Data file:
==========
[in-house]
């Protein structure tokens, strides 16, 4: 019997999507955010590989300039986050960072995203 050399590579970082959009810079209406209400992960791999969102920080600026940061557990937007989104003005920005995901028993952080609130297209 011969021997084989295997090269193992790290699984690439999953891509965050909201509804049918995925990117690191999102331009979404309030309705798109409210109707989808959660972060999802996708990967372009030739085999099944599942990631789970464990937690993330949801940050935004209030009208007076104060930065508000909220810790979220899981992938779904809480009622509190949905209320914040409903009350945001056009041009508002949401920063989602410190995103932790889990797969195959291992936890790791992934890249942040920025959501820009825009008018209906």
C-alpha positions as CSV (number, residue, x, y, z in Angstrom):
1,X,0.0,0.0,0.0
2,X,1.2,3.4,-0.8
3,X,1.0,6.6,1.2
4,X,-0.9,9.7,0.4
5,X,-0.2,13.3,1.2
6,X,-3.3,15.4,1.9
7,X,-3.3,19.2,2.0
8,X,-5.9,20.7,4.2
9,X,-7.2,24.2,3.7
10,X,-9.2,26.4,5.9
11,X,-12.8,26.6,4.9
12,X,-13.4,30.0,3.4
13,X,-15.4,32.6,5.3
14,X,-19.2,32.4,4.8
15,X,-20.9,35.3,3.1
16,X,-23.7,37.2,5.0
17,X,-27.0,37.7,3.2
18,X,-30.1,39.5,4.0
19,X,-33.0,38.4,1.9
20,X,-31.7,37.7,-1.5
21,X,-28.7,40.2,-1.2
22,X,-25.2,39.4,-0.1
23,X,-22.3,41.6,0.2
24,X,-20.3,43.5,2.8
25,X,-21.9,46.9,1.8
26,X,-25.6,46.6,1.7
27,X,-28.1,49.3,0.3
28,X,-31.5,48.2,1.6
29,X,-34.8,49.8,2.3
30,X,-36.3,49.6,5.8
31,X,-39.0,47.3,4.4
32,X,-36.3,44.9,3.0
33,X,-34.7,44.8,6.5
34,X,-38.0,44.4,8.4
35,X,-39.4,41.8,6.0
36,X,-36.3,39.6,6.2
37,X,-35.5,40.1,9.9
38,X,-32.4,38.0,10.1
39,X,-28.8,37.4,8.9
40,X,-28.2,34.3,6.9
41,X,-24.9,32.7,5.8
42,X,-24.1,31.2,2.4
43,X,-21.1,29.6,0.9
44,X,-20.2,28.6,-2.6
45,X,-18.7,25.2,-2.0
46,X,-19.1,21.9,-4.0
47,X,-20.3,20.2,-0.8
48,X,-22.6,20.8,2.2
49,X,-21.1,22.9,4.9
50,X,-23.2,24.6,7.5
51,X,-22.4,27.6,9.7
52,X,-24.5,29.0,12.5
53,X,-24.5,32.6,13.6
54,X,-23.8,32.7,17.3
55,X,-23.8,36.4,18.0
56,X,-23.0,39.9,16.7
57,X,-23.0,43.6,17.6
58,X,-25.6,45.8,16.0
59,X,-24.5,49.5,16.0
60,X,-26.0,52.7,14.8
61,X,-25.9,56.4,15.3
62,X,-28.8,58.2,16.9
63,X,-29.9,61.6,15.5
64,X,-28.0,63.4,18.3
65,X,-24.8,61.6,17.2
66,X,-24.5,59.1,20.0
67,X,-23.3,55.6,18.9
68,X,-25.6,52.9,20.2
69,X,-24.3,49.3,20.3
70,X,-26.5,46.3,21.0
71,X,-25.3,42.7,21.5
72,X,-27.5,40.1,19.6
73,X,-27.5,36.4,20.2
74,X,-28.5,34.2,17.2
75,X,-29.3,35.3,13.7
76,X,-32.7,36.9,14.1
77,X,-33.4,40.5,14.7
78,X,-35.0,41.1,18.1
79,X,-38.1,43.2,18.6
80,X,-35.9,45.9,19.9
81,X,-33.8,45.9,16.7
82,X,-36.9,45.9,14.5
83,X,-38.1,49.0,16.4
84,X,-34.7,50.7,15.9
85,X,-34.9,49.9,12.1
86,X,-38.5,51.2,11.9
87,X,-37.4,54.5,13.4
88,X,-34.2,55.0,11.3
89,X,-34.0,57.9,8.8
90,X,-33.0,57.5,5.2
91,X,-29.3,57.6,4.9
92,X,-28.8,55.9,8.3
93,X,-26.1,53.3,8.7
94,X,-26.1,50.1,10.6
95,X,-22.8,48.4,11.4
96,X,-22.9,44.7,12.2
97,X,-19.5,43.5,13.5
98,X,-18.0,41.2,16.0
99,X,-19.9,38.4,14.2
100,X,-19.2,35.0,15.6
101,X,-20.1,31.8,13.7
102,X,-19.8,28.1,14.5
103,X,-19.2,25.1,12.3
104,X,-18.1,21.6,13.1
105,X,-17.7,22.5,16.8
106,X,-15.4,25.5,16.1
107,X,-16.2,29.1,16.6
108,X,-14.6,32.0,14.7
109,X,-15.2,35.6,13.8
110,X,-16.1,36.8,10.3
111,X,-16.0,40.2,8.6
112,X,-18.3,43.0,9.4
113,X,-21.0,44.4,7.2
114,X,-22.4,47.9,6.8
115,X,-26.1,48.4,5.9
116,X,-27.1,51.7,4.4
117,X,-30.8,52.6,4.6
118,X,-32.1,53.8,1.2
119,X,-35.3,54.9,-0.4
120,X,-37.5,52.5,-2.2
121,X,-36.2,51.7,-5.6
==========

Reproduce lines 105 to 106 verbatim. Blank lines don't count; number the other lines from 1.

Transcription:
102,X,-19.8,28.1,14.5
103,X,-19.2,25.1,12.3